There is no doubt that people have a deep-rooted desire to stay connected. They want the ability to access information at all times, no matter where they are. With a rising global population and 6 billion mobile subscriptions (according to U.N. Telecom Agency Report), cell phones drove the past growth of wireless systems. In order to meet the needs of the population, major strides in telecommunication infrastructure had to be made.
Just as cell phones were responsible for the growth of wireless systems, wireless data applications are responsible for fueling its future growth. These applications have transformed the value of the Internet, making it a global resource hub. This has provided variations of services and applications that drive individual and commercial behavior (email, social networking, etc…). The growth of the global wireless sector shows a similar trend in Internet usage. Currently 3 billion people access the Internet, 600 million of which have access to broadband and high-speed Internet connections. Higher speed connections have paved the way for multimedia applications such as Voice over IP, video conferencing and large file sharing.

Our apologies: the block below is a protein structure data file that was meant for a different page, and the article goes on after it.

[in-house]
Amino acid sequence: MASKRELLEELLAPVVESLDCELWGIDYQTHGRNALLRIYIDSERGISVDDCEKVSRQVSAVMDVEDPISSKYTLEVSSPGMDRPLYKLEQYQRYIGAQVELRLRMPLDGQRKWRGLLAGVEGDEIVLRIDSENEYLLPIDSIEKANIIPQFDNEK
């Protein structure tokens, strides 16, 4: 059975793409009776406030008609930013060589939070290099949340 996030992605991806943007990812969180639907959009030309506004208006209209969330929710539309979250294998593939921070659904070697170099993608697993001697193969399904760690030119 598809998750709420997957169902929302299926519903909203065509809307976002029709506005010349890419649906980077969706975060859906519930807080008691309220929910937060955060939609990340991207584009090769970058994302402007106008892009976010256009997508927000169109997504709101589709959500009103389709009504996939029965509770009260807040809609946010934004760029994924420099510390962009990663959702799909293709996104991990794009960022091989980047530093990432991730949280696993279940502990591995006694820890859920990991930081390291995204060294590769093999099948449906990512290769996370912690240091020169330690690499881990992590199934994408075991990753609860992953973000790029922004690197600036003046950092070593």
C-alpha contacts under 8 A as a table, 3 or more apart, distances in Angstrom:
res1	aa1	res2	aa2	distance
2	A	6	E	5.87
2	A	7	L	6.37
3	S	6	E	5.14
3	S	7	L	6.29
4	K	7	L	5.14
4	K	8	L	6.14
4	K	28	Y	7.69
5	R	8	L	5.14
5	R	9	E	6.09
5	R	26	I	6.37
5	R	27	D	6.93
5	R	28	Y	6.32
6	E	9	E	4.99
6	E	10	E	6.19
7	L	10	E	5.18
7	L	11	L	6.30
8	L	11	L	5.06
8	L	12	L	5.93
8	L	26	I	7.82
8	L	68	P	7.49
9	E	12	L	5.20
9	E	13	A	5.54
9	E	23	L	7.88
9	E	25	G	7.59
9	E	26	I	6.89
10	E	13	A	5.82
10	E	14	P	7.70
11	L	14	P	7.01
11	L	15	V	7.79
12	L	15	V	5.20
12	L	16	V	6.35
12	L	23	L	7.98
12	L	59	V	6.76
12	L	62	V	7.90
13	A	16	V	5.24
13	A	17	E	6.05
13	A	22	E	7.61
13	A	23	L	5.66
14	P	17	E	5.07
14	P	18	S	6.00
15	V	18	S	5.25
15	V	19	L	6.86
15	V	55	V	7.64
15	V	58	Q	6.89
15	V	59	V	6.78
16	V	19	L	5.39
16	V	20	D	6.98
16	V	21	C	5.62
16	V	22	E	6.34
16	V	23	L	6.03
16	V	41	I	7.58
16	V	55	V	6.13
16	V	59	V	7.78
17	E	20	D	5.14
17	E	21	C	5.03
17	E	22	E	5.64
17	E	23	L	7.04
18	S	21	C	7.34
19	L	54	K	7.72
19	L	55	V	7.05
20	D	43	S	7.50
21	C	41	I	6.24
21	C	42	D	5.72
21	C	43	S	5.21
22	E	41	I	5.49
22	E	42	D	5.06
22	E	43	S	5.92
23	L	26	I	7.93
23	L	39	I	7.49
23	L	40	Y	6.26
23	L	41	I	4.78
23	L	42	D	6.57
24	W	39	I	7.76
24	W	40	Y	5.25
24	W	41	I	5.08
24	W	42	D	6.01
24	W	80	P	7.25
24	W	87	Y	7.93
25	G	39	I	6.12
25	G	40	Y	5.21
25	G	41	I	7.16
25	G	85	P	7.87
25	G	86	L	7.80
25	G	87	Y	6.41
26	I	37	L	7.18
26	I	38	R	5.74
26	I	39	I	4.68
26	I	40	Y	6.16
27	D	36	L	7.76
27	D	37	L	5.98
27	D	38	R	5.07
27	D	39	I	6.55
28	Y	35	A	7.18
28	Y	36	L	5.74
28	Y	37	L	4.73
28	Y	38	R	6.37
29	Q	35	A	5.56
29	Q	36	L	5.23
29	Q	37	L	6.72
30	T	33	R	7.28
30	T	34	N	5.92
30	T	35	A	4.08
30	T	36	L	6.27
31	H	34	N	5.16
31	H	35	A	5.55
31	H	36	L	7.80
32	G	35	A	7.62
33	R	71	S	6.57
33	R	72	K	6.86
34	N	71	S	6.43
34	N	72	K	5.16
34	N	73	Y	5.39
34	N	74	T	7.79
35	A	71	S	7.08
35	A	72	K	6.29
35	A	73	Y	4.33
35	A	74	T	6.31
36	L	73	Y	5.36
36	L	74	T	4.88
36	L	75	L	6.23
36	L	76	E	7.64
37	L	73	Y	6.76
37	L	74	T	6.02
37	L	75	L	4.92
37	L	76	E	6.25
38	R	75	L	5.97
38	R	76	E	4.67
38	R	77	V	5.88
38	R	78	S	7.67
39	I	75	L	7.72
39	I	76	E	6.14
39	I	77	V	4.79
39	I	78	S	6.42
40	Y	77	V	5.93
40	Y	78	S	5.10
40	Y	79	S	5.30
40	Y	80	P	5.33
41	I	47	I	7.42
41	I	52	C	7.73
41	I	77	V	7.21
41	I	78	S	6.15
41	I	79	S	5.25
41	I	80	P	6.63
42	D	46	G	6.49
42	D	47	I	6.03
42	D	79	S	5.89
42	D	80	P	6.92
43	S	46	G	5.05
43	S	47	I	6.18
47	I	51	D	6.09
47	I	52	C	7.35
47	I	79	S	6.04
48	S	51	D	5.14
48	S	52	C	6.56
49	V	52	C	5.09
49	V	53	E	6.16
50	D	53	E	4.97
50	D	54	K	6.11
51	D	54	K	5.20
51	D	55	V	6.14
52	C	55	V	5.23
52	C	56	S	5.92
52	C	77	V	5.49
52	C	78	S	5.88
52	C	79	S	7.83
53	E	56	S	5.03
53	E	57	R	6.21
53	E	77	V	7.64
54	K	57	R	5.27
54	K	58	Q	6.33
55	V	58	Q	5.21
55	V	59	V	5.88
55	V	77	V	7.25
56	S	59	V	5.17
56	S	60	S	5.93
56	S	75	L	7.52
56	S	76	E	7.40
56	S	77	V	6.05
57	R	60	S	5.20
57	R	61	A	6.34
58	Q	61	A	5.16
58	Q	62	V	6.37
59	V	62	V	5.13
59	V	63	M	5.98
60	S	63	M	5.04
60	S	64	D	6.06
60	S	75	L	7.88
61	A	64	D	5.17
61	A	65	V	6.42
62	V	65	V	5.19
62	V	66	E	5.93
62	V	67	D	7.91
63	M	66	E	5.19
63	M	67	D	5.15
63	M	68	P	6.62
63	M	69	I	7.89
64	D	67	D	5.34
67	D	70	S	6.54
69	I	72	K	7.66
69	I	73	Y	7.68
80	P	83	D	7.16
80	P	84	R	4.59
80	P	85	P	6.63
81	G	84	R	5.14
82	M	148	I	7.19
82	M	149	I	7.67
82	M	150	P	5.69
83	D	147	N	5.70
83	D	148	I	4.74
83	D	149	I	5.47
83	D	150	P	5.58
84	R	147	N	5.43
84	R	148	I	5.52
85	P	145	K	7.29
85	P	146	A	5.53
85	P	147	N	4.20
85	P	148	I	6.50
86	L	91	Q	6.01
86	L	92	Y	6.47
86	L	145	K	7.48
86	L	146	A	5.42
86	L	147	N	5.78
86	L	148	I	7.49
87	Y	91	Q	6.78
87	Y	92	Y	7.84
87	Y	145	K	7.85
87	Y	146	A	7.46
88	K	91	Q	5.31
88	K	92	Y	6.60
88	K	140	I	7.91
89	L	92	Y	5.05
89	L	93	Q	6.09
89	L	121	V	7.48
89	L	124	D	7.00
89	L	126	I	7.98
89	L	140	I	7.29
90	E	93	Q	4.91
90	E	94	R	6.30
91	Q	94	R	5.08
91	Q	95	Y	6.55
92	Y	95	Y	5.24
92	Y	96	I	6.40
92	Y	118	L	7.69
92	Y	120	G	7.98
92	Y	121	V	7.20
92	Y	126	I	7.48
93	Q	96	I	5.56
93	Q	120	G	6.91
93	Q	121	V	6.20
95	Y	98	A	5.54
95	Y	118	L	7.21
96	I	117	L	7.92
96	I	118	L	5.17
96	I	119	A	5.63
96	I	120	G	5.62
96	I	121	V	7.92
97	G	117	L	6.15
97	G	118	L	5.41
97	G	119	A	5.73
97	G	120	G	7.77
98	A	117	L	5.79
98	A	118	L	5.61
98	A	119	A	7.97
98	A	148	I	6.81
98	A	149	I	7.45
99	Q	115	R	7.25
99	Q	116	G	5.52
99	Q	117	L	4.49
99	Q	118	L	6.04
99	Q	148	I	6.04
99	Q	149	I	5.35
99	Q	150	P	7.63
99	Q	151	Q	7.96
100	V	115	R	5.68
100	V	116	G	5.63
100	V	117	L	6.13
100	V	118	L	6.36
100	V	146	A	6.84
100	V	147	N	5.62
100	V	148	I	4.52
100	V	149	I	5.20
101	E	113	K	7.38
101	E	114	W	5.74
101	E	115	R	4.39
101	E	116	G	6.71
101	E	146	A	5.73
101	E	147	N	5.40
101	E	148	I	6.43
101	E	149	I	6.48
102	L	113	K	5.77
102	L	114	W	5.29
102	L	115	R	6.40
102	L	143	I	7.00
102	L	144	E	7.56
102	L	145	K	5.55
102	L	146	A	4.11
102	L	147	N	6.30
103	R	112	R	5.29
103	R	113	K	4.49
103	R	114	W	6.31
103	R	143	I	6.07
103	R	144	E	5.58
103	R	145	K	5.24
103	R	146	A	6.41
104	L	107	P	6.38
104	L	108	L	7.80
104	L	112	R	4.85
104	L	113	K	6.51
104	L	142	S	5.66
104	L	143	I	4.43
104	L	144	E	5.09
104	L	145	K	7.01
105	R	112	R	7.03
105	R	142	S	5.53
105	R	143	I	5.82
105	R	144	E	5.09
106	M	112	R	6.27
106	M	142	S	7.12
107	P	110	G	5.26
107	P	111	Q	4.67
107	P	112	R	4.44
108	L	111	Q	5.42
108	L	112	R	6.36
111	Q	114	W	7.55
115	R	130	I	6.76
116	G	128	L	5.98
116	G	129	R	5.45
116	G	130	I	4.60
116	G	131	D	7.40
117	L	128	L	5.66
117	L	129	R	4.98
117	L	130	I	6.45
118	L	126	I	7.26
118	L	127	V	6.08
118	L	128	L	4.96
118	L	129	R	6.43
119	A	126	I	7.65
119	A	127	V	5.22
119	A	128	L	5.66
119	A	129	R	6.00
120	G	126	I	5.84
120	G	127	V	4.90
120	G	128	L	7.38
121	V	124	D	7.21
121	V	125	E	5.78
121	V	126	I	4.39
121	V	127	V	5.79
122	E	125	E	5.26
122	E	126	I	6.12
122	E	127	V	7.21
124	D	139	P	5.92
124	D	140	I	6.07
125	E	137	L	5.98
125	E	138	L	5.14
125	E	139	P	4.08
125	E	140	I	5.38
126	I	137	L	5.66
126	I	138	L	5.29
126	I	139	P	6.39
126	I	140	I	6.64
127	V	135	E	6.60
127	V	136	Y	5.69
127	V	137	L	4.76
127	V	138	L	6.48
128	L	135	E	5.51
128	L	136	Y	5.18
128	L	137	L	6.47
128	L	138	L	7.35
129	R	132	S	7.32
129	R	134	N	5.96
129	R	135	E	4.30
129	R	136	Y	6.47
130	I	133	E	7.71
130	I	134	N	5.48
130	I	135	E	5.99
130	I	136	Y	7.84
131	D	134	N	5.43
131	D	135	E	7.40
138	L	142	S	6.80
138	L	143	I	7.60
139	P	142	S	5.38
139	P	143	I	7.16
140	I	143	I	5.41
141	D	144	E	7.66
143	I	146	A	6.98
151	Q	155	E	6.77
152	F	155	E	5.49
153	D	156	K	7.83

Users have grown accustomed to high-speed connections and expect to have the same level of wireless coverage whether they are at home, at work or on the go. In order to deal with capacity issues and eliminate poor coverage, Distributed Antenna Systems were developed to enhance mobile broadband and Wi-Fi coverage over large areas.
For those unfamiliar, A Distributed Antenna System (DAS) is a network of spatially separated antenna nodes connected to a common source via a transport medium that provides wireless service within a geographic area or structure. Through the concept of ‘division of labor’, a DAS enhances wireless reception by decentralizing wireless signals. Rather than utilizing one single tower, a distributed antenna system makes use of a series of smaller antennas to provide coverage within a concentrated area. This ensures that wireless signals reach their intended users at their intended strength.
Structural materials can weaken the ability for a wireless signal to penetrate a large building. Similarly, venues that see heavy concentrations of traffic, such as stadiums or campuses, will often experience dropped calls and slow data connection speeds, greatly hindering wireless communication. This is in part due to cell towers being over-loaded. As the number of mobile devices per user continues to grow and networks reach capacity, DAS networks are still the most viable solution to improving indoor wireless coverage and outdoor wireless coverage.
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